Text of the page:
Edgar's Firesign History




It was my idea at that long-ago Bozos session to take notes for Tom, as he was thousands of miles away. It gave me a reason for being there. Well, it was reason enough that the Firesign trusted and allowed me to watch them create the magic – what an honor to be the "representative fan." That wasn't enough of a reason, though, so I took notes that became reports to Tom. As they were only for Tom, I destroyed the notes after writing the letters. The only surviving notes are some for the last letter, from the Next World sessions, which I never finished. Those notes – and that letter – are included in this series. Until Tom found these letters in the summer of '03, and I searched my files, he had no idea I had written anything about that album. As he was at those sessions, there was no need to write him about them. My need to continue to document motivated that letter, to "Someone." I guess that "Someone" is you, Tom, David, Peter, Phil, and Philip. Why did the letters stop there? Life moves on.

I honestly can't tell you when I first heard the Firesign Theatre. But, I can, vaguely, give you a picture of how it came to be that I was taking all those session notes. I remember listening to some great radio theatre on KRLA, as I drove home from work, not believing the magic I was hearing and feeling. I remember discovering the Sunday morning broadcasts, and staying in bed just to hear them undisturbed. And, of course, the radio commercials; the Hour-Hour. By then, I was writing to the guys, complementing, raving, sending bizarre newspaper clippings and headlines, encouraging more of this, less of that. I was memorizing the albums and giving them as gifts, taping the radio shows when I could.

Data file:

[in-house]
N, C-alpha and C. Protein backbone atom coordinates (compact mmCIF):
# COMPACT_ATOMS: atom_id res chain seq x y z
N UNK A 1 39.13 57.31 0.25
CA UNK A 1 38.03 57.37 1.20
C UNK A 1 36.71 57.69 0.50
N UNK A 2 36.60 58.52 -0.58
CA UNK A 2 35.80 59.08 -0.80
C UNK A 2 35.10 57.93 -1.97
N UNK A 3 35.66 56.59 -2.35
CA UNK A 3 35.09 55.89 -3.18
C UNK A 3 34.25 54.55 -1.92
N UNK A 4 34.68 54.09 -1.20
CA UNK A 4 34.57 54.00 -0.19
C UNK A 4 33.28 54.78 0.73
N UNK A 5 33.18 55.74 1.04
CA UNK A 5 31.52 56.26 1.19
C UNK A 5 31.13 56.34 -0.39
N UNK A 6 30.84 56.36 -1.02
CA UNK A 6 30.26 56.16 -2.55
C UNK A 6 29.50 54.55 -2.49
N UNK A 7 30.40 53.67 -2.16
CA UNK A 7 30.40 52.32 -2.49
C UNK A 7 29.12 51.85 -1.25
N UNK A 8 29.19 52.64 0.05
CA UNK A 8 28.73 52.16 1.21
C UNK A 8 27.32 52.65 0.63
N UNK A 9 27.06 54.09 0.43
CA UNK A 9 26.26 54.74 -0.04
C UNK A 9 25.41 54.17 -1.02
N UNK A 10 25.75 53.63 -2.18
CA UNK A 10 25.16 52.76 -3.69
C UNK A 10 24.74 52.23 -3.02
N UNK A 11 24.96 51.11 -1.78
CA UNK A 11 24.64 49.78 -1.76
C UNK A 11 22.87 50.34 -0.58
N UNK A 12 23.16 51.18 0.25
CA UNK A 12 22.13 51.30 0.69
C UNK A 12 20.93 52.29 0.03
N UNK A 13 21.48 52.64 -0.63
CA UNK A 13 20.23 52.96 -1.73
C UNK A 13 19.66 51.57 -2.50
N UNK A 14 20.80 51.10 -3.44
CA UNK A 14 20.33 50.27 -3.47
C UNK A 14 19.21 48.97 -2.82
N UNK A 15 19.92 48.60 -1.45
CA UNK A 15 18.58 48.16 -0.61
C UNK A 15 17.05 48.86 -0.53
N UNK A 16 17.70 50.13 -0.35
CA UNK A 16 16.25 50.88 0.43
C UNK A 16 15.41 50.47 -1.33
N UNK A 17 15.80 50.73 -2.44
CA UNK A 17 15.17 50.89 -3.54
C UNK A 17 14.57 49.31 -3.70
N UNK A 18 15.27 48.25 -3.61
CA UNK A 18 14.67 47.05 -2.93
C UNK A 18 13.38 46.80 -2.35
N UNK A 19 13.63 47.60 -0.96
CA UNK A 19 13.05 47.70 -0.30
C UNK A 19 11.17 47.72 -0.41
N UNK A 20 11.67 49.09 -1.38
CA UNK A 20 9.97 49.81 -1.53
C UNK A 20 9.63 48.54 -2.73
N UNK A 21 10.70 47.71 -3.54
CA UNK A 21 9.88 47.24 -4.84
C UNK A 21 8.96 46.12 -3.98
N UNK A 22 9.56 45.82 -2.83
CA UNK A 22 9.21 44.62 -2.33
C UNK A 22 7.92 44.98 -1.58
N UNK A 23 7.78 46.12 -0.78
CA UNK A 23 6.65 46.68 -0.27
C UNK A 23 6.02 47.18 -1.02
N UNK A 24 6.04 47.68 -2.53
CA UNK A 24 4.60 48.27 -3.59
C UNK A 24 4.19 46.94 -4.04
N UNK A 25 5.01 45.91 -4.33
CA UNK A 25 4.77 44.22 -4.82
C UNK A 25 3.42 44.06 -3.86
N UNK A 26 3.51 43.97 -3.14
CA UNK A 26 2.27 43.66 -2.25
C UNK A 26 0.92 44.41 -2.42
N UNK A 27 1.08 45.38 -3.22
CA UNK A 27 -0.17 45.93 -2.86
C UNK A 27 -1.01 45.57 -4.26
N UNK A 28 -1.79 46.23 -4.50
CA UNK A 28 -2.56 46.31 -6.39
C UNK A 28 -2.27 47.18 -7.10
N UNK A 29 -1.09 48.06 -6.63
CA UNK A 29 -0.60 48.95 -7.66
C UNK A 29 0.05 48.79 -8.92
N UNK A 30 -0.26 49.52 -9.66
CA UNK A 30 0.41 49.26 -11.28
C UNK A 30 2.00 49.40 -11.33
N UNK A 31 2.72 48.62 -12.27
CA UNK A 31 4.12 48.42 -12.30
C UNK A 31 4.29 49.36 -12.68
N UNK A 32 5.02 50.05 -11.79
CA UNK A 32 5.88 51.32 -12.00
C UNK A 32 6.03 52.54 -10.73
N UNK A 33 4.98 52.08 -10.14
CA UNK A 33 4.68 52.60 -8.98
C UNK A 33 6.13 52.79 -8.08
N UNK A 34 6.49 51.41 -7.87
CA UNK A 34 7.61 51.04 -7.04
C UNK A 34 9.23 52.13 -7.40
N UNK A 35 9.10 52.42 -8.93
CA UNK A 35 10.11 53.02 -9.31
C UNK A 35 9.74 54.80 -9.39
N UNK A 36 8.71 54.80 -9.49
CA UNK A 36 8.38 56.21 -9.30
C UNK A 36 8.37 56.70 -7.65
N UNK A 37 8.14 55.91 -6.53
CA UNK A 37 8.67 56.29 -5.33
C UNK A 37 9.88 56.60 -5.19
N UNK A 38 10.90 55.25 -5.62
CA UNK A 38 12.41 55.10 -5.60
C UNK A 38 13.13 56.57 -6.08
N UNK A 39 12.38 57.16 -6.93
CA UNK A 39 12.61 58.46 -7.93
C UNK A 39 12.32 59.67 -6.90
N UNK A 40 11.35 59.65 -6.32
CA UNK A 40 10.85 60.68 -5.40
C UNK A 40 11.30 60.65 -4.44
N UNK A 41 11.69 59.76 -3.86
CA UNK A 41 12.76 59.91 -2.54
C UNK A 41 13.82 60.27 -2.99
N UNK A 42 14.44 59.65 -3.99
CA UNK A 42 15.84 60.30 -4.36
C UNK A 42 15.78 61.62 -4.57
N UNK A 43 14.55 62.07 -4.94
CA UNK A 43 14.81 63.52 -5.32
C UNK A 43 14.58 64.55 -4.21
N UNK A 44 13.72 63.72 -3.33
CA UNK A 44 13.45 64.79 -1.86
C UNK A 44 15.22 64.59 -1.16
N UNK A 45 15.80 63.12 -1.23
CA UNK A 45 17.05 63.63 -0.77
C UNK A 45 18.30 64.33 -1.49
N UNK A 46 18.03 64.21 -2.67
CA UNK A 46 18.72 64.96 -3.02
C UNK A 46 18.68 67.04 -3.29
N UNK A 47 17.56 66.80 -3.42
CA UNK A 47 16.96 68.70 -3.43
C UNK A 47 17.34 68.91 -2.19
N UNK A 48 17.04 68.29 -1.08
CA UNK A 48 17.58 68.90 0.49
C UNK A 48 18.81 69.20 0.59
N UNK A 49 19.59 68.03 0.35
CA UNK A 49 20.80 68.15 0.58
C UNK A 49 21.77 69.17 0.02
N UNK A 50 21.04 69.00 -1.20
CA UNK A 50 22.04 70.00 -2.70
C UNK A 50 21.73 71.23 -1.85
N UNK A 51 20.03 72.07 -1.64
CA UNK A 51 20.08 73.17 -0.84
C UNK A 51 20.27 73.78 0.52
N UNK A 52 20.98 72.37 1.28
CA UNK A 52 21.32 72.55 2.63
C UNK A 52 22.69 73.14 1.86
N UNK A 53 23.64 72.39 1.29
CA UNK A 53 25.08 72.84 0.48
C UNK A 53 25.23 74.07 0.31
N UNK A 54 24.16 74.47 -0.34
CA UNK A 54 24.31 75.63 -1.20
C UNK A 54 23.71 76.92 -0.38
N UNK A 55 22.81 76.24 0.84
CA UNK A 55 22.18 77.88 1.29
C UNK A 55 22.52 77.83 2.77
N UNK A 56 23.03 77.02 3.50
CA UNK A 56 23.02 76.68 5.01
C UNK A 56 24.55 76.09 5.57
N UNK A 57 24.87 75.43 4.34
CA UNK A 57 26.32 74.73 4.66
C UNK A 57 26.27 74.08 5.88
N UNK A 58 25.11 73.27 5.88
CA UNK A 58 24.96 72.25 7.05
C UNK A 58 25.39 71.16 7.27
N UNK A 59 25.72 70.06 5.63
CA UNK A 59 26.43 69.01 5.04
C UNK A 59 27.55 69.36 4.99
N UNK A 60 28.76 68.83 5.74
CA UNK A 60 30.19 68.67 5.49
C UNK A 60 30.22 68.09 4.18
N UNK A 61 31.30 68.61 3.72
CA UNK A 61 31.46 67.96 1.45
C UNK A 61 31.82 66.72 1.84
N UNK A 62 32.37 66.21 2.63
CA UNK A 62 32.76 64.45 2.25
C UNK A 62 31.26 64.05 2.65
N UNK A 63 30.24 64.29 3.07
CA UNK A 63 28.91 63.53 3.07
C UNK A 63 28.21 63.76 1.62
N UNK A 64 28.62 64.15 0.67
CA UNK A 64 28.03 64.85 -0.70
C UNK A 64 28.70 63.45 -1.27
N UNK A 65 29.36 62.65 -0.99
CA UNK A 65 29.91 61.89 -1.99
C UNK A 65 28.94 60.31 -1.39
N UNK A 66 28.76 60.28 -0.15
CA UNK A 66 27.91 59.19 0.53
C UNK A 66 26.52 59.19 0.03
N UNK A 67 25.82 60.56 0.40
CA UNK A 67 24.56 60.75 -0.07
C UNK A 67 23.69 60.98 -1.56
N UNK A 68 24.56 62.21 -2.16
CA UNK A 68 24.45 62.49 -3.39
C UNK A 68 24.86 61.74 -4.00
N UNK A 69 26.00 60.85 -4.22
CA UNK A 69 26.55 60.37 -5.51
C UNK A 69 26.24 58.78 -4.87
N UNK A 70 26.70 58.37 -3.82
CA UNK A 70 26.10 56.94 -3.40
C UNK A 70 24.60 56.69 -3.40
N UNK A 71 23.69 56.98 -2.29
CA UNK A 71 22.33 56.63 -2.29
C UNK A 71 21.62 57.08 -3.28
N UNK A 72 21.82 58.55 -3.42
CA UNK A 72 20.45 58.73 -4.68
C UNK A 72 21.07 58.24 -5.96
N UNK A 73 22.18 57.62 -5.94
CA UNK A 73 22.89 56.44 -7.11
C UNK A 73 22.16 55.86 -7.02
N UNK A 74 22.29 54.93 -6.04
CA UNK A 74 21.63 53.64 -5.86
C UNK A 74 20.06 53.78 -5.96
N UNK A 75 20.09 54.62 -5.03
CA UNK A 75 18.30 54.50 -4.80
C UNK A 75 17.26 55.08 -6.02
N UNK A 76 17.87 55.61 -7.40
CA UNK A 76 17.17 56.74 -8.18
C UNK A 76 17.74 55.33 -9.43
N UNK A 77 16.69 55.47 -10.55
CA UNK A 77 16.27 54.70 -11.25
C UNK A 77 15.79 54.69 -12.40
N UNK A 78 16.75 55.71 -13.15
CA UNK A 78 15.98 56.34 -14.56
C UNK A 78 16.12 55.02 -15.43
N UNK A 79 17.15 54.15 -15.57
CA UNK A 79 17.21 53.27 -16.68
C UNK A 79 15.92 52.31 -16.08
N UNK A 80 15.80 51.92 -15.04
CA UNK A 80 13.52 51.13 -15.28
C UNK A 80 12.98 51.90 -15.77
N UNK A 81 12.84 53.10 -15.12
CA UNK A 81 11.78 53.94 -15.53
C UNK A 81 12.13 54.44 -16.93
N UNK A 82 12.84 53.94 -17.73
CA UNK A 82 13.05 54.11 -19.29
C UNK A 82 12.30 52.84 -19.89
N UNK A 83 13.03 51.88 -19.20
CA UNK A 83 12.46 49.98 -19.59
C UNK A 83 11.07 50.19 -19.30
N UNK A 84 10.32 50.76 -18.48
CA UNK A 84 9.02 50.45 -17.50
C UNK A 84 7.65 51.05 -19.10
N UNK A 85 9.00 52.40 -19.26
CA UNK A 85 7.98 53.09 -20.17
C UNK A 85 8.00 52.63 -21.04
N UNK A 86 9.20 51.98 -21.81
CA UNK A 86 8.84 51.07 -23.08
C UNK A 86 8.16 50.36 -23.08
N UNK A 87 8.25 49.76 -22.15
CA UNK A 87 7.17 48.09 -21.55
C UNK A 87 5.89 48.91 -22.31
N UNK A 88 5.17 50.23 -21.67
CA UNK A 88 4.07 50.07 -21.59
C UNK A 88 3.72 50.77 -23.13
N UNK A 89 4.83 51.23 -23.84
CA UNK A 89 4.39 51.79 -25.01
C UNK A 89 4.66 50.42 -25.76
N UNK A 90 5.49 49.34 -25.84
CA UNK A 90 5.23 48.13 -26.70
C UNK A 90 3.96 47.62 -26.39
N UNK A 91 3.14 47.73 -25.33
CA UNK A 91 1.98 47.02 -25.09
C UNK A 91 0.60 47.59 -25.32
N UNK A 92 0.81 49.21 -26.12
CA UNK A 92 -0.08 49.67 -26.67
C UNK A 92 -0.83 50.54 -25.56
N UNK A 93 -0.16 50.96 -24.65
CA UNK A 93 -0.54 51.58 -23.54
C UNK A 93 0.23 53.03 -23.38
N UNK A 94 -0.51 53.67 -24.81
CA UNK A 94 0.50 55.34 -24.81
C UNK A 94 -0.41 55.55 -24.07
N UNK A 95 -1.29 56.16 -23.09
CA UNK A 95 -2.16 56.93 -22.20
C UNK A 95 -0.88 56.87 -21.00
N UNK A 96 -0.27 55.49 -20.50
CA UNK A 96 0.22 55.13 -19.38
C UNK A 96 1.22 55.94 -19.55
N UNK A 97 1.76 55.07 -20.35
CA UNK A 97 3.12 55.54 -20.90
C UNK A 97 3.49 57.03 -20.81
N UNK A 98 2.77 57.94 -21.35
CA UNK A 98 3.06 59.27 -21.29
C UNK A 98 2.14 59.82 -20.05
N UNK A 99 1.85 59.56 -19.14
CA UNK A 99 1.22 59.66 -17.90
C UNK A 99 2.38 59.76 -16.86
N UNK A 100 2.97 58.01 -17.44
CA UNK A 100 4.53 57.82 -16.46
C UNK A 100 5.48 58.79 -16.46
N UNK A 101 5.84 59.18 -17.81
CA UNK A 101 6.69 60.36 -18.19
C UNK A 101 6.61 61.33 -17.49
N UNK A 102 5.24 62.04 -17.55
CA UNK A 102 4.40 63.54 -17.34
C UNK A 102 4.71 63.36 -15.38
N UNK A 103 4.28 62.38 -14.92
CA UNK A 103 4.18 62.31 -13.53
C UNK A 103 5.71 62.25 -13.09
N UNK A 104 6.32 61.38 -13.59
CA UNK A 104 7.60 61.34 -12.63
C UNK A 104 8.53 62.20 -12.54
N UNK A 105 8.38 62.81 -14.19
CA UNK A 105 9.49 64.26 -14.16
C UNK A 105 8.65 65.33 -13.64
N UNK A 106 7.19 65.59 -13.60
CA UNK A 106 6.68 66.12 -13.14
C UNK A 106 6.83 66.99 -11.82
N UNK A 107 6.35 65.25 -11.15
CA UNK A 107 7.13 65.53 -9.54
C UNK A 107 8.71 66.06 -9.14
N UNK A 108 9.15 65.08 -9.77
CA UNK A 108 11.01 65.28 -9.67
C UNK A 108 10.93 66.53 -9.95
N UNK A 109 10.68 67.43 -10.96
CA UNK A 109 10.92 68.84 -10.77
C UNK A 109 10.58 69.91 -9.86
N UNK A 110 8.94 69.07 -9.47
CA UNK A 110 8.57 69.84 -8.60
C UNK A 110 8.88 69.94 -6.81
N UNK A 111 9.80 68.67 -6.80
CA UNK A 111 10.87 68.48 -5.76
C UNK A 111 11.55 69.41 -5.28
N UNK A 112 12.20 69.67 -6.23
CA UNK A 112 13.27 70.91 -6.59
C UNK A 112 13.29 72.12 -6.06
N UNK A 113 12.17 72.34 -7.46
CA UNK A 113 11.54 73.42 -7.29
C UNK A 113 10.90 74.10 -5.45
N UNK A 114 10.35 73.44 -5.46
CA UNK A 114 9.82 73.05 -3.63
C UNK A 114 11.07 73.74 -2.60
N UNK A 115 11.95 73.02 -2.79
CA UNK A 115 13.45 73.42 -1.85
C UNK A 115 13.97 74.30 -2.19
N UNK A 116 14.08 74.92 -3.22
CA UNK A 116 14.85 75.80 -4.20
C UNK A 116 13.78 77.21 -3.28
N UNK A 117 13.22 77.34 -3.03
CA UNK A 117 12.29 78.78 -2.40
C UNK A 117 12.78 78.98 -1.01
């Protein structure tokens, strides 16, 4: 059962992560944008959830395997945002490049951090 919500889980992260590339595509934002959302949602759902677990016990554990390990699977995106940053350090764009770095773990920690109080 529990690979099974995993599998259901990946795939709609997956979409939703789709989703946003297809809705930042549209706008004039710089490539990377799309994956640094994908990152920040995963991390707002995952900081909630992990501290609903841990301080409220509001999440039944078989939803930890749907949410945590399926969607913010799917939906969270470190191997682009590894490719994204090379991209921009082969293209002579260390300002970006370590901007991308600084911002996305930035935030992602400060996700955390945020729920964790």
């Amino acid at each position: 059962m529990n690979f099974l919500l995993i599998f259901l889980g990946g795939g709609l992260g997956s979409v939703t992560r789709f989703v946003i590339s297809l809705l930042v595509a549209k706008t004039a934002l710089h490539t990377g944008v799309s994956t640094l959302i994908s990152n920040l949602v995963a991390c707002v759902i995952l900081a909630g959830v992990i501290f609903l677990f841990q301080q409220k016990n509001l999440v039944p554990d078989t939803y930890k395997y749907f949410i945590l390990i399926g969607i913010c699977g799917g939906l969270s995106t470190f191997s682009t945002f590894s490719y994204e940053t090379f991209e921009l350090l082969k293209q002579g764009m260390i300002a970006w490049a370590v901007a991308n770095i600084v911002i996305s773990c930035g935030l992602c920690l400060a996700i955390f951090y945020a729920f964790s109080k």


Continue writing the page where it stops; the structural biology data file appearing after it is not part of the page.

In October, 1970, college friend Michael Renz interviewed the guys for a proposed Rolling Stone article that was never published. Now, remember, I'd been sending letters to the guys, but by then had stopped cause 1) my life was a little crazed at that point 2) I couldn't find them on the radio 3) no one had responded, so I felt that maybe I was bothering them, and certainly didn't want to do that. So, Michael interviews the guys, mentions me (cause I was so devoted to them, and had mentioned all the above to him), and I get this note from him, which I have kept all these years. I won't quote it all, but here's a useful part: "I asked if they knew you and they all jumped up and shouted 'Edgar?' and indicated you were their most beloved fan. From what I gathered, they're eager (Edgar) for you to drop by the studio some Sunday night and see them. "

And so I did. Hesitantly. "I'll go once, just to watch the magic, shake their hands, and let them know how wonderful they are." I just wanted to let them know how very important what they were doing was. I wanted to do everything I could to let them know they could make it, and make a difference. And, I knew that just by being there once, my faith in them would materialize into all those things. Well, those were mystical times.

At that point, guests were difficult due to the cramped nature of the KPFK studio. I couldn't remain distant – the magic was too powerful, the guys too friendly. I was invited to come to the recording studio – Bozos was in progress. My first Firesign recording session visit was the first day of sessions for Side 2. The site was the grand and recently discarded CBS Hollywood facility. I was in heaven – walking those historic corridors, being in the control room. But, I also felt, er, uh, guilty at just hanging out and not contributing, not being a real part of the work. "I know! I'll take notes. This is historic work." And, as you probably remember, those first notes, now lost, were intensely detailed. The newly formed fan club – you, Tom – was the best destination for all the info in letter form. And, that continued until 1976, when I left Los Angeles. By then, the guys were regularly telling you a lot of the same things, you were visiting the sessions yourself, and I no longer felt like I was the only one who understood how precious what these four guys can do is.

It's thrilling that you are posting the surviving letters. I'm proud of those years. I treasured every moment with the guys, individually and as a group; and am prouder still that we are all still friends.

Thanks for being there, Tom,

edgar